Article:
Kelli Brown

Chancellor-elect Kelli Brown addresses Catamount faithful Monday at WCU’s Bardo Center. 

Kelli Brown is itching to take the leadership reins at Western Carolina University on July 1.

Brown knows a thing or two about reins, having been a former Miss Rodeo Ohio and Miss Ohio Quarter Horse. Brown says that rural background, honed in 4-H competition, should help her build connections in largely rural Western North Carolina.

Brown, selected as the 12th chancellor of Western Carolina University by the University of North Carolina Board of Governors April 25, says she’s impressed with what she’s seen of the WCU community to date. “You sense a community and university that have great pride in one another,” she said.

“I met Sylva Mayor Lynda Sossamon at my initial reception, and look forward to having a great working relationship with the town. The more we can work together, the more we can create better things together. How can we do that? It requires communication, making sure that what Sylva’s doing and WCU’s doing are making one another a better place to be.’’

Brown said she’ll have an extensive listening period before diving into the job. “There’s going to be a lot of internal listening in the beginning with the community, faculty and staff, and with the students when they come back. It’ll be integrated, internal and external. We’ll make sure we’re getting out and talking to folks in the community as early as July or August. I can imagine spending six to nine months getting out and meeting people. You know, this is a big area.’’

Brown was selected from three finalists for the chancellor’s job by UNC System Interim President Bill Roper for approval by the Board of Governors. Those finalists were selected by a 21-person search committee comprised of various WCU stakeholders from the community and region and the WCU Board of Trustees. She’ll succeed the late David Belcher, who died in June 2018 following a two-year struggle with brain cancer.

Brown holds a doctorate in education from Southern Illinois University at Carbondale; a master of science and education in public health degree and bachelor of science degree, both from the University of Toledo; and an associate in applied sciences degree in dental hygiene from Michael J. Owens Technical College in Toledo, Ohio.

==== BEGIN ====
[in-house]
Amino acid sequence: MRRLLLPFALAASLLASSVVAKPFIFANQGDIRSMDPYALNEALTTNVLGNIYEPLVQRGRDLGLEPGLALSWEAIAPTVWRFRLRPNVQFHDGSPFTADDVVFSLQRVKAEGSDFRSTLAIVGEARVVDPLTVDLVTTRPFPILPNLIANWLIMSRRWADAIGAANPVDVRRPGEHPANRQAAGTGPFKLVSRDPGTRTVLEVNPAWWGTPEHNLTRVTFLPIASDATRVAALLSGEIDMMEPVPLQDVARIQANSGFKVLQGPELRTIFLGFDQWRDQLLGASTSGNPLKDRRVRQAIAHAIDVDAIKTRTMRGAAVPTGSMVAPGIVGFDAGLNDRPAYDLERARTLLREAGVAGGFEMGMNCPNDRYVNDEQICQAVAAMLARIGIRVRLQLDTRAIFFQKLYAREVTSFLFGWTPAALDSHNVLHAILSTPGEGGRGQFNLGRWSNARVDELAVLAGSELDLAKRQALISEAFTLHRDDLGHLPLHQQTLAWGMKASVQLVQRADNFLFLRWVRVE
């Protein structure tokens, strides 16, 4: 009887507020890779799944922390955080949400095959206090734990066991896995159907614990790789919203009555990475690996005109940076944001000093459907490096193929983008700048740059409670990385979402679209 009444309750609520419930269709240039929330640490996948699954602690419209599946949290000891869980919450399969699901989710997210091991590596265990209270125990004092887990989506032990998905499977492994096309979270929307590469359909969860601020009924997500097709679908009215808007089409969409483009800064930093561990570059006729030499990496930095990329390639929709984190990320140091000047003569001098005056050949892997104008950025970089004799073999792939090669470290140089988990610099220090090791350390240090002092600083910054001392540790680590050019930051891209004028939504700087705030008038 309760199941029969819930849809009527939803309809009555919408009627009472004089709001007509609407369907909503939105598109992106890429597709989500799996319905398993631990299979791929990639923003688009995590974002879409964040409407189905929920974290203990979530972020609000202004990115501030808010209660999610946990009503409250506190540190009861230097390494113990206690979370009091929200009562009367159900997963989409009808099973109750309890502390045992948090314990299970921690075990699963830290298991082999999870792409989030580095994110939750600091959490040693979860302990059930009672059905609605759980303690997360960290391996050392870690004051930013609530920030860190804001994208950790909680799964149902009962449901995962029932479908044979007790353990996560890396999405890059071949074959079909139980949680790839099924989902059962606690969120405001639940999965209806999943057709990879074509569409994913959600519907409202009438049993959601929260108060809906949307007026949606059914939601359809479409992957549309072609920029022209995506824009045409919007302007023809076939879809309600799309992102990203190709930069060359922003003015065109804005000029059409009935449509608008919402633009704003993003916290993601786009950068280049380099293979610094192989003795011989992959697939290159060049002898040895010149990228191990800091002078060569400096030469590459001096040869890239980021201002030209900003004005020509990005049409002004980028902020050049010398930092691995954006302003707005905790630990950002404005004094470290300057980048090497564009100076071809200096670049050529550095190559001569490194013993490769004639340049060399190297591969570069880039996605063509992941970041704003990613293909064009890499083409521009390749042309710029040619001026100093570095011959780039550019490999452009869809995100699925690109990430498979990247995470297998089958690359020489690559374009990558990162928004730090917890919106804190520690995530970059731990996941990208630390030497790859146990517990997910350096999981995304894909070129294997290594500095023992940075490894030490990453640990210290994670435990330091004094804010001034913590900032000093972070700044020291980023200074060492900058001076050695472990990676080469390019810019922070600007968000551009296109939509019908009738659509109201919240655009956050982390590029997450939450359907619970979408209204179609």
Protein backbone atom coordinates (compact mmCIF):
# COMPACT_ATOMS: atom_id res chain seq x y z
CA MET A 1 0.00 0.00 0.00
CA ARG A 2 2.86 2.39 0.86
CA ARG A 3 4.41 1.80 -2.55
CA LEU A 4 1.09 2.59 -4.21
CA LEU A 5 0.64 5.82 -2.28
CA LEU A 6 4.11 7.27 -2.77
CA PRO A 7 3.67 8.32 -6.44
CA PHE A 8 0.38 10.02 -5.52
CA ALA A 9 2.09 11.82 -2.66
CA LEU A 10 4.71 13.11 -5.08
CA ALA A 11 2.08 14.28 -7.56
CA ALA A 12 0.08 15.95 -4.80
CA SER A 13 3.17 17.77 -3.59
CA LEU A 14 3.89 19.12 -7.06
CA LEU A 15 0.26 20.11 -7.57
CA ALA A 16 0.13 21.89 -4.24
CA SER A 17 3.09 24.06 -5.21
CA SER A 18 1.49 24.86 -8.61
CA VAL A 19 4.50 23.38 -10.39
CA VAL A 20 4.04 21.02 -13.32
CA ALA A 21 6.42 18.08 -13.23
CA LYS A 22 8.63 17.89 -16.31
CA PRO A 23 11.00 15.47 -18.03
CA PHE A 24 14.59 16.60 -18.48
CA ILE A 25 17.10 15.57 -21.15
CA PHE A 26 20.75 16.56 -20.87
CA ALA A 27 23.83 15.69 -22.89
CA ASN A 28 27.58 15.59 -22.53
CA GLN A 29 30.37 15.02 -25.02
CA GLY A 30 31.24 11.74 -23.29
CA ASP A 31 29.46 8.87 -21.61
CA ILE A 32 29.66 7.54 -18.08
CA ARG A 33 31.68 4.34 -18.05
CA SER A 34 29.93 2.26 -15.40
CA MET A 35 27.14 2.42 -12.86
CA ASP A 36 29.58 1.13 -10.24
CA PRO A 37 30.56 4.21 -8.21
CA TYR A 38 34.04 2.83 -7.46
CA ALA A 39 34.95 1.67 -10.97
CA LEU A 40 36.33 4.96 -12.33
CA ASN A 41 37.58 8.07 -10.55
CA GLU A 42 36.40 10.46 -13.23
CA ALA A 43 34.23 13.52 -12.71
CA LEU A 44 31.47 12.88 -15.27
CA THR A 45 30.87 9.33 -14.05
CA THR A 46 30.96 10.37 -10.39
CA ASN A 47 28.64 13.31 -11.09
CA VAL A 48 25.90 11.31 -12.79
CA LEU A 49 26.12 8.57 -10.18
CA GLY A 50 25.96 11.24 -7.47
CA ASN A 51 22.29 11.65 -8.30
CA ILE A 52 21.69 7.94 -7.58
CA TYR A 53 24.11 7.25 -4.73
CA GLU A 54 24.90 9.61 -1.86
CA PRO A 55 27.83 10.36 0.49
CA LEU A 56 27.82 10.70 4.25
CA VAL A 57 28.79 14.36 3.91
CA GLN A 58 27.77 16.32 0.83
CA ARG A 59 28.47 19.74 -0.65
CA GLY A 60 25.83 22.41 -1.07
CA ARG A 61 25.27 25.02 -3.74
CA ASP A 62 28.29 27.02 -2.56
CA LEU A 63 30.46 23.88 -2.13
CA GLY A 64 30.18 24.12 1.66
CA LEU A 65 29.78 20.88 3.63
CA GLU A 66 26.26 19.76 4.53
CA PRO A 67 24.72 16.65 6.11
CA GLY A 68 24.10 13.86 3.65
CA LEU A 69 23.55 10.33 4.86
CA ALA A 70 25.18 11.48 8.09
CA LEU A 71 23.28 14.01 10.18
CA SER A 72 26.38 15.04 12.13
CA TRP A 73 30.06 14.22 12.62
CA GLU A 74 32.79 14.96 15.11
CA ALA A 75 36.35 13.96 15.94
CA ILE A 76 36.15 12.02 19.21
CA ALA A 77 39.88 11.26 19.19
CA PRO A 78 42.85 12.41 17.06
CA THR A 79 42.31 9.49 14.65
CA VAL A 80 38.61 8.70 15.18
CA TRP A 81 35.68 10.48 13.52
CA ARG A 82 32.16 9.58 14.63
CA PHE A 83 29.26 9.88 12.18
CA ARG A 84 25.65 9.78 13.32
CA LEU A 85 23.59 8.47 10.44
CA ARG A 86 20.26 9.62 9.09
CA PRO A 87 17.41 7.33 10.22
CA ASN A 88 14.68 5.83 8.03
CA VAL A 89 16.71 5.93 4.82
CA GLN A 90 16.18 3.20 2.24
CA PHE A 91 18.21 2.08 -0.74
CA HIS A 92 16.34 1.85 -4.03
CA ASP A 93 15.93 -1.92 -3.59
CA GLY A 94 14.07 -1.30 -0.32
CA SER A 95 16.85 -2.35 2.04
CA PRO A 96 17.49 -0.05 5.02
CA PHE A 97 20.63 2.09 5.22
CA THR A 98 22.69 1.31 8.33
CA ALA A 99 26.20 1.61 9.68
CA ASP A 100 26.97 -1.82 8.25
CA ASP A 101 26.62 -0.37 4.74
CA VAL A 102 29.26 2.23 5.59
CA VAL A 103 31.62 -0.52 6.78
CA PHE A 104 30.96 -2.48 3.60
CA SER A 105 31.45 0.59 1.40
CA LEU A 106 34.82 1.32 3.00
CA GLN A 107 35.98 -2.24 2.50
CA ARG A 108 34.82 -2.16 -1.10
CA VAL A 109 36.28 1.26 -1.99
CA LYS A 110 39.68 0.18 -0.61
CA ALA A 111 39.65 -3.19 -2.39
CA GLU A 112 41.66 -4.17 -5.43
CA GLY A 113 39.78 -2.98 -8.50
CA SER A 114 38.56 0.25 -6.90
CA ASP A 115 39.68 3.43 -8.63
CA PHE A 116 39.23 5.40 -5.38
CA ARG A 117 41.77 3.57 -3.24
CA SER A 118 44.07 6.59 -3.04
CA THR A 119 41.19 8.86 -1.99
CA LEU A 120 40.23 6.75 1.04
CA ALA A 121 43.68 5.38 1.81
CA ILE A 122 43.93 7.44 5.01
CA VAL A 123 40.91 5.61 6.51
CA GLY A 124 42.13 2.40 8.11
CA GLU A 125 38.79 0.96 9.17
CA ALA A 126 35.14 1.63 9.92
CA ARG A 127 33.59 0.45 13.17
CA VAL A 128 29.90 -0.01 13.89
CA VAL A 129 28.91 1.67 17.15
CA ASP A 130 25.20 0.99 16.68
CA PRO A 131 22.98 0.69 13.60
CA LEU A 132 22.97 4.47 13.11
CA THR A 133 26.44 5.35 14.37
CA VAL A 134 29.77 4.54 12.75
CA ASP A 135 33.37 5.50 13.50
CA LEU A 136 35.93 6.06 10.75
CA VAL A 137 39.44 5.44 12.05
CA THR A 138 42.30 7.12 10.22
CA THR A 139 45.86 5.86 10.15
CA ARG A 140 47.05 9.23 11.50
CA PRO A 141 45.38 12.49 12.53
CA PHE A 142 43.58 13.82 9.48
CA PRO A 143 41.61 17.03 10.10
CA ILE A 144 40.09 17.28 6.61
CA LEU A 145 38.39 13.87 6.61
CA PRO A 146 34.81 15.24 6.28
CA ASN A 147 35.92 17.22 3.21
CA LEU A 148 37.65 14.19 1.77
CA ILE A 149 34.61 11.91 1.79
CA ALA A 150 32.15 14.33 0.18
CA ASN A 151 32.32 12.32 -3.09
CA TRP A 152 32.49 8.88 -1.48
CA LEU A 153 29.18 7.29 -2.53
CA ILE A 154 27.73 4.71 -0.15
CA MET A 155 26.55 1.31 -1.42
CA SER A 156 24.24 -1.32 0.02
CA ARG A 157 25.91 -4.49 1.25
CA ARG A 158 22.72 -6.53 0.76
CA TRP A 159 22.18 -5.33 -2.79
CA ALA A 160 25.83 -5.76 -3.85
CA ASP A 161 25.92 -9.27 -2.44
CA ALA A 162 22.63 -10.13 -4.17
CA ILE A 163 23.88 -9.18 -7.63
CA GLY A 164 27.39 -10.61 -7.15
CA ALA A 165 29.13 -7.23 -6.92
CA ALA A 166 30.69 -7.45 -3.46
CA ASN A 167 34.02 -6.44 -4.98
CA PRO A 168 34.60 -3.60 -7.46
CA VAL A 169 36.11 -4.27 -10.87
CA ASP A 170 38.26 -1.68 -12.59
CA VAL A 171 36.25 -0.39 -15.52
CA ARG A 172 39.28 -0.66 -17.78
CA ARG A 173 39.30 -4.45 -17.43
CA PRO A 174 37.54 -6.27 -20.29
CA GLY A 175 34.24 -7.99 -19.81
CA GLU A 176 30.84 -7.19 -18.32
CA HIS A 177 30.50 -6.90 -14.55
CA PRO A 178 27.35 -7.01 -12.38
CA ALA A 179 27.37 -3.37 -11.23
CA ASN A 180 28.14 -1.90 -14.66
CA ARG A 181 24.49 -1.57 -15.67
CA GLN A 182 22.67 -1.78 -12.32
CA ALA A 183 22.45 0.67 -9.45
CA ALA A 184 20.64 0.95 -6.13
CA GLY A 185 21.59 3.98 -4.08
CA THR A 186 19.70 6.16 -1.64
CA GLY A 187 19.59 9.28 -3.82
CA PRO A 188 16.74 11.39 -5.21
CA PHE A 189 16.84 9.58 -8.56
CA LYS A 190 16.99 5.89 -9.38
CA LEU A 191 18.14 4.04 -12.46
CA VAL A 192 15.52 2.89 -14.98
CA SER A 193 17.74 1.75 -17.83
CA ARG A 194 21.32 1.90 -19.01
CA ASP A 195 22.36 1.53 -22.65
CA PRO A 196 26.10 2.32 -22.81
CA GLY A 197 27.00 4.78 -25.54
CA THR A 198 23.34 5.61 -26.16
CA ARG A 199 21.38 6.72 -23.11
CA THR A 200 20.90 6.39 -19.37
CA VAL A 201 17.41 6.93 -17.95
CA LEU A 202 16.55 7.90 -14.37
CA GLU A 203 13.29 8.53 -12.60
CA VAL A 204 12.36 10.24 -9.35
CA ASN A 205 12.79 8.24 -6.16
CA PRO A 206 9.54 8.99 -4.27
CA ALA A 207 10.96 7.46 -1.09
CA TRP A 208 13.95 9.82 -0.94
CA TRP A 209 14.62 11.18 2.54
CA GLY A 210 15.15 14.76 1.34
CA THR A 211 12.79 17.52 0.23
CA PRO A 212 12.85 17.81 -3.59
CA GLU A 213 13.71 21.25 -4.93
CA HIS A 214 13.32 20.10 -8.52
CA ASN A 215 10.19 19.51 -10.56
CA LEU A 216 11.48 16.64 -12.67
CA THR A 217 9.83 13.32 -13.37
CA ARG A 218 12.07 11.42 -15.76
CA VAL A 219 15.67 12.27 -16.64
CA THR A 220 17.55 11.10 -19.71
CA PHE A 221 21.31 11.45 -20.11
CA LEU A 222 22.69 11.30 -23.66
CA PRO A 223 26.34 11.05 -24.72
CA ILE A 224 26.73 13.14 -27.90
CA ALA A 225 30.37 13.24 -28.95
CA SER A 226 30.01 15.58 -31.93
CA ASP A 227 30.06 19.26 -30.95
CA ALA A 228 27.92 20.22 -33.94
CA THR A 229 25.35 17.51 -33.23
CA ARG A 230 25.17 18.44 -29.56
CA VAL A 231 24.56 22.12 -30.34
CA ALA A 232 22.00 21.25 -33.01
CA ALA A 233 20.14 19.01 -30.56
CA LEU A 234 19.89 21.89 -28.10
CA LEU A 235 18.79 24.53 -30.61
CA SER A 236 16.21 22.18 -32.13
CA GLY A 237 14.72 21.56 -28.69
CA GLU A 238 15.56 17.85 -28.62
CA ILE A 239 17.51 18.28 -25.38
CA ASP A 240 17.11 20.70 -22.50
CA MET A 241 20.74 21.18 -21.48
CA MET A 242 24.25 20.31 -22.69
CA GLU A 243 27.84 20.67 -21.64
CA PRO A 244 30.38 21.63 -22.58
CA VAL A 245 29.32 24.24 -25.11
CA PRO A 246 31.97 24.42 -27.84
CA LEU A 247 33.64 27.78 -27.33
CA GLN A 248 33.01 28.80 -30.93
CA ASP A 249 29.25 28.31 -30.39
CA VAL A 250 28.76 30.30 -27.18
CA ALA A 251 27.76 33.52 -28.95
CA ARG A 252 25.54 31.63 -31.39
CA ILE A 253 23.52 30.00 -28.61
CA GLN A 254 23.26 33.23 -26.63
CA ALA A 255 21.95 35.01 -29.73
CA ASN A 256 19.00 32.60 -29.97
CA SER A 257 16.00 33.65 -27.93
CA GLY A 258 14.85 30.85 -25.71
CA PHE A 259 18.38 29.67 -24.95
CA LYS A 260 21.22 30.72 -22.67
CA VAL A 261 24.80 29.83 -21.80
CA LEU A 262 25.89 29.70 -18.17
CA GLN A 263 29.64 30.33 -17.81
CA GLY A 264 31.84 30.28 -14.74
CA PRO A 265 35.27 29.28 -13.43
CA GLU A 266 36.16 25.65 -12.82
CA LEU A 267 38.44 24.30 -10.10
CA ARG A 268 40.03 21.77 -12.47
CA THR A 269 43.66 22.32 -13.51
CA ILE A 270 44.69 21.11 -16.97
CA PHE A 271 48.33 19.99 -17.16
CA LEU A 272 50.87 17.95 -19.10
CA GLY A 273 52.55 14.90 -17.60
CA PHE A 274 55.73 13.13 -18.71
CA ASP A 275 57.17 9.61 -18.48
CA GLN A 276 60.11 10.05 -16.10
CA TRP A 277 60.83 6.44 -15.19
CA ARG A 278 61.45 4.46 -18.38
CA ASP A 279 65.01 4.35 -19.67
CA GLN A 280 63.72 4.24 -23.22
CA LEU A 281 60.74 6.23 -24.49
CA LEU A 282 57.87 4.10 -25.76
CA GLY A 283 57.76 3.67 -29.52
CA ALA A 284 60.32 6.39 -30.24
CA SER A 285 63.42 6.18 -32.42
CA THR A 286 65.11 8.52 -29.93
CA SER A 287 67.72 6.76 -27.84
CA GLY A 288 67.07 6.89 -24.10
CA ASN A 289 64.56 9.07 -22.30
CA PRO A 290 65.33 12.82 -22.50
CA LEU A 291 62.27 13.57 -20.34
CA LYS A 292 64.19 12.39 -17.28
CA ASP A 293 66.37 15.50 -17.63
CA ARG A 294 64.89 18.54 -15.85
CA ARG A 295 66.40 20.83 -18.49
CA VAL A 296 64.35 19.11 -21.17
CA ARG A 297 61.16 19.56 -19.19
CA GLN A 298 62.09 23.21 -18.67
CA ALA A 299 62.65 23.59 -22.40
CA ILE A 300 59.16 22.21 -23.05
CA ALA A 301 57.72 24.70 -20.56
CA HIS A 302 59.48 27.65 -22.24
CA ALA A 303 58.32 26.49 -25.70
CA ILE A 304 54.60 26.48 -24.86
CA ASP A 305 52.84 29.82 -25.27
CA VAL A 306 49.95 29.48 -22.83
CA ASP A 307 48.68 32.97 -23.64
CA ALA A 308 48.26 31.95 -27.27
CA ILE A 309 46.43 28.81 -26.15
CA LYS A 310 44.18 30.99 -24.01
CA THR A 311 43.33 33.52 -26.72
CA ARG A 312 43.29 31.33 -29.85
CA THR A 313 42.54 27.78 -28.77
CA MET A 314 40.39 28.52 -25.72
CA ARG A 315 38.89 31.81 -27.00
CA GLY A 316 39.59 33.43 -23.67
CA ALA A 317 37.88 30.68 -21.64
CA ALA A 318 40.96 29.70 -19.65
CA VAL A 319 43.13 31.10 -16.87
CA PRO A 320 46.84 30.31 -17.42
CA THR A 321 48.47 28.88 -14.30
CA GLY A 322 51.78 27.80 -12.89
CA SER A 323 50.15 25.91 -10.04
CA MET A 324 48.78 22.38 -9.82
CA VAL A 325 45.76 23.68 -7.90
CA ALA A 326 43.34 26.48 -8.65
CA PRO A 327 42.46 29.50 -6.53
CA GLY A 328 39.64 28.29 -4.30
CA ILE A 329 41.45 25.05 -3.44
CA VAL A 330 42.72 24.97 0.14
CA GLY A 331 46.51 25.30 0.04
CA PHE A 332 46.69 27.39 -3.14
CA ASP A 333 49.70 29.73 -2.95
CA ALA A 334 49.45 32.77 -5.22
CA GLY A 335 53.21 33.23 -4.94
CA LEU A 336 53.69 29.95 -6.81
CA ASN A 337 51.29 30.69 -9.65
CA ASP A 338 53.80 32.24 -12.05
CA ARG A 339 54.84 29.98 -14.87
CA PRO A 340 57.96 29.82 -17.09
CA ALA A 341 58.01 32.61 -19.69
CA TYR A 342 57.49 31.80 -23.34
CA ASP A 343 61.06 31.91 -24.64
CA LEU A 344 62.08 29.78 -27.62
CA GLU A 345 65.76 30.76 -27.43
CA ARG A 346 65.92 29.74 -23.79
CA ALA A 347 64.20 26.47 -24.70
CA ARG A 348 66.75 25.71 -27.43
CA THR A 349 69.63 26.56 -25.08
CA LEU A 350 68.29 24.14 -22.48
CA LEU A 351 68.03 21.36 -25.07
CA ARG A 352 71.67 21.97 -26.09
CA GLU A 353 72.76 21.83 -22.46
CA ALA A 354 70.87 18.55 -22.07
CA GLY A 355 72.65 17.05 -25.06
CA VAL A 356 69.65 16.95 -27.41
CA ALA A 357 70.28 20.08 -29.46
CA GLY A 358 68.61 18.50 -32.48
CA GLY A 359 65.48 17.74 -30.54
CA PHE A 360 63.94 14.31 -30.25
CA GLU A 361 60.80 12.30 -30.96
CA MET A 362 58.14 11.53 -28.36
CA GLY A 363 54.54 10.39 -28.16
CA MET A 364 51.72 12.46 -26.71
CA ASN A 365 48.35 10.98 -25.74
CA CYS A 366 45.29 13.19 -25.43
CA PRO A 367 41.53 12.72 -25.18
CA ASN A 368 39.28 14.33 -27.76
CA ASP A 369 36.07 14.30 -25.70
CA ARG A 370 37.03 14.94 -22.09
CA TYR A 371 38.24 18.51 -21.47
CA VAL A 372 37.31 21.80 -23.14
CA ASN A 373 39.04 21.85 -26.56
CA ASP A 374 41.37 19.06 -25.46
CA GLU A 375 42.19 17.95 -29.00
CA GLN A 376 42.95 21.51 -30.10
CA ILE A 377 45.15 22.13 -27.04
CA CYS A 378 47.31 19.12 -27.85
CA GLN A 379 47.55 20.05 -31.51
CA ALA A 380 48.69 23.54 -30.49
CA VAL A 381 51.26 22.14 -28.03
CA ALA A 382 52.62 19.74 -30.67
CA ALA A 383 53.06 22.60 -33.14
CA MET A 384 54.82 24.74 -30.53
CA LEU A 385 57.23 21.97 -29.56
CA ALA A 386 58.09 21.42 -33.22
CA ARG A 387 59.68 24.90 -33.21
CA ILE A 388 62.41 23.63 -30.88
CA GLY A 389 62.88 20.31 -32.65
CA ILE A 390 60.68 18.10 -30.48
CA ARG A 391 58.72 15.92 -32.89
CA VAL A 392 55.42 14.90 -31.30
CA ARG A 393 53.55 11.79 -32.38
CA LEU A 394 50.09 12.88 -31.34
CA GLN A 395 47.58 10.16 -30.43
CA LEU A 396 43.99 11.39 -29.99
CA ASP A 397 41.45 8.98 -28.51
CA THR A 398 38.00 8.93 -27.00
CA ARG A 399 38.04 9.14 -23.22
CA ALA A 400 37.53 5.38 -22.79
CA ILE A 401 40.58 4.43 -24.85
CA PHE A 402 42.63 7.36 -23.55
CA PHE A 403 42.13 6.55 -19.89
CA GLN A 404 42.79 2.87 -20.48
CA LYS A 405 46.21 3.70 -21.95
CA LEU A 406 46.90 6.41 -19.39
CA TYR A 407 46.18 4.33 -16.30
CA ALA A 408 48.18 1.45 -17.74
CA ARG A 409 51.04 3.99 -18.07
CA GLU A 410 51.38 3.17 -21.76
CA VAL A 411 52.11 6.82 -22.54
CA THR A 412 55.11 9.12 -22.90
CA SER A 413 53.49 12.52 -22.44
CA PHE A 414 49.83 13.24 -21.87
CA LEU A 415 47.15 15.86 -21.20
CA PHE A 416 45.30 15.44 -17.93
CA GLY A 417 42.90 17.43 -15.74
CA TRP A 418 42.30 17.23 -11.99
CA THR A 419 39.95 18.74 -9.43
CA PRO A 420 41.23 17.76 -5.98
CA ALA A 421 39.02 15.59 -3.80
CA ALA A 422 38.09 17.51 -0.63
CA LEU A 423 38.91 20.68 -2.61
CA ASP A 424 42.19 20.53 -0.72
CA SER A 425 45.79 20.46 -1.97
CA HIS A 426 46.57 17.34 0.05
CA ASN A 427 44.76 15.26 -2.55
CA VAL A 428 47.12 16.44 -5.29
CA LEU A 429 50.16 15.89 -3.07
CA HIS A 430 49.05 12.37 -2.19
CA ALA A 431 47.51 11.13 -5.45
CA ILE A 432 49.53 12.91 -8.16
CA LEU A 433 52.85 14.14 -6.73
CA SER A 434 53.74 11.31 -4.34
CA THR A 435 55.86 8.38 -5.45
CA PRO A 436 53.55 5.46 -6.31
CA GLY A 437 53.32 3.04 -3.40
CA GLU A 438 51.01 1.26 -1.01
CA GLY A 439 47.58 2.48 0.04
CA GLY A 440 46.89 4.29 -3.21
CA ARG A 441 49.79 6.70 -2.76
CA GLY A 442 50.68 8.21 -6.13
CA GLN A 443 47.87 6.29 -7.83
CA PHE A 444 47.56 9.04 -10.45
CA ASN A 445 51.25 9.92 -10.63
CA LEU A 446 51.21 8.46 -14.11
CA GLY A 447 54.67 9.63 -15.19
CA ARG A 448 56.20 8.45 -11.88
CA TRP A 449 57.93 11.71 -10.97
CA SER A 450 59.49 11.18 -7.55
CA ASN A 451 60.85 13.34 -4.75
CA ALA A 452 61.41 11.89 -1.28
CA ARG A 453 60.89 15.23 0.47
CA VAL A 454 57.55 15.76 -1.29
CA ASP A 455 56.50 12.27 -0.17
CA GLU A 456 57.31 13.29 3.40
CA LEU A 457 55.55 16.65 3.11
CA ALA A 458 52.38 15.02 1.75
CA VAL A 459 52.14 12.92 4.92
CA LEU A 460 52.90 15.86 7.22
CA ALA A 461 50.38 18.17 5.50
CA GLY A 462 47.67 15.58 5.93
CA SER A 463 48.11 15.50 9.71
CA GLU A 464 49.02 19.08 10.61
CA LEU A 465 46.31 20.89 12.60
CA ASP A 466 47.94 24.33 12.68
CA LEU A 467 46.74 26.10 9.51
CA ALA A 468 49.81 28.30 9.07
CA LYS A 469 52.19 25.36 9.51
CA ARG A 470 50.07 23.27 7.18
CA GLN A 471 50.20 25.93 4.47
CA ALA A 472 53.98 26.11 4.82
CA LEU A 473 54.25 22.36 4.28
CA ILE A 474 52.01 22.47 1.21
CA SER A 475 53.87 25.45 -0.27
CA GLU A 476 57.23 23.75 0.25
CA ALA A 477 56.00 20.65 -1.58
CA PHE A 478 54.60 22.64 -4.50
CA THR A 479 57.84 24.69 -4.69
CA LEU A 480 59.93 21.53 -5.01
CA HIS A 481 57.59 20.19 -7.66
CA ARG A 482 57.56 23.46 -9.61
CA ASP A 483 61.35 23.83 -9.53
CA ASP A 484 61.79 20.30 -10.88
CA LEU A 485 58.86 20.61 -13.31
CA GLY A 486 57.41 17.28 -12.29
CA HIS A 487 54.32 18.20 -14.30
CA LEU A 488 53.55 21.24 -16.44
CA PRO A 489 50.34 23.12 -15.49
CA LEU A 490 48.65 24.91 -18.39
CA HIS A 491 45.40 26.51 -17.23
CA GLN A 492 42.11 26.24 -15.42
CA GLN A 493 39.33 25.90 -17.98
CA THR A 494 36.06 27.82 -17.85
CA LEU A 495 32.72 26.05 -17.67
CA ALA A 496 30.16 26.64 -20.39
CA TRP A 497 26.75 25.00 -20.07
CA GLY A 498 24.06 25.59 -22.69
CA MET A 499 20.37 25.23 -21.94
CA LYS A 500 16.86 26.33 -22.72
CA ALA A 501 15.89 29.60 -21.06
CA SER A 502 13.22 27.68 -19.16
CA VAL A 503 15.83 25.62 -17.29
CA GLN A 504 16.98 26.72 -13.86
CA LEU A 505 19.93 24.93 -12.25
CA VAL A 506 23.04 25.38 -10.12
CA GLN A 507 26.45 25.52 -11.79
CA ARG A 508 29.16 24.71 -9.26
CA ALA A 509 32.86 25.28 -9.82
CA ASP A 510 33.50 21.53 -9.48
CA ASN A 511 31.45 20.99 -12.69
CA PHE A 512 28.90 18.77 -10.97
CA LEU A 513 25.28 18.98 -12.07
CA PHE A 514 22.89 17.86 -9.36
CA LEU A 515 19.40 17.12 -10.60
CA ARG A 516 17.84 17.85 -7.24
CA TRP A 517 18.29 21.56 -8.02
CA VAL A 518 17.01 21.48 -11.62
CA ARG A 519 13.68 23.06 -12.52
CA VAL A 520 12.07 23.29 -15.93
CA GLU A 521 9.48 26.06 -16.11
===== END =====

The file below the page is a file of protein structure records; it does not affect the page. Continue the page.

She believes her background in public health can be a valuable tool for the university and community.

“My background has really helped me think about prevention, and public health is really about prevention,” Brown said. “It allows me to think about working with communities, not about doing something to a community. Public health is about going into a community, asking what the problem is, asking what can we do to help solve it; the community defines what problem is, and they’re a piece of solving that problem. We’re already engaged with the community here and have trust of community, and I’m looking forward to working alongside community partners.”

In a Friday interview with The Sylva Herald, Brown focused on two key building blocks of her life: Her mother, and her experience with 4-H.

“My mother was a special person. She worked extremely hard her whole life, and gave up a lot so we kids could have things. I didn’t realize until I got older how much she gave up. She was rock solid, always there when we were making achievements or when we were struggling. Her Catholic faith carried her throughout her life, helped her with her children and helped her when she was battling Alzheimer’s.”

Brown’s background with horses began through 4-H after her 13th birthday. “I started showing horses, and started doing really well,’’ she said. 

“My 4-H leader encouraged me to start riding in a circuit. My parents bought a horse trailer and my brother and sister also started showing horses. It became a family event; on Thursday night we’d get the trailer ready and Friday after work we’d travel and show for the weekend.”

Brown credits the experience with instilling a sense of responsibility. “You learn something about yourself when you have a cow, a pig or a horse. You learn about responsibility, about taking care of something else.”

She says her experiences in life and academia have built a path leading directly to Cullowhee. “I know I’ve said this time and again, but I truly do believe that my whole career has helped bring me to where I am today, to be here in Cullowhee. 

“I couldn’t have asked for anything better than being the chancellor at WCU. I really do believe that the stars have aligned, and I’m honored and humbled to have been selected by the system and President Roper.

“I’m just delighted to be here.’’

Coming June 27: A special Herald section profiling Kelli Brown as she begins her service as WCU’s 12th chancellor.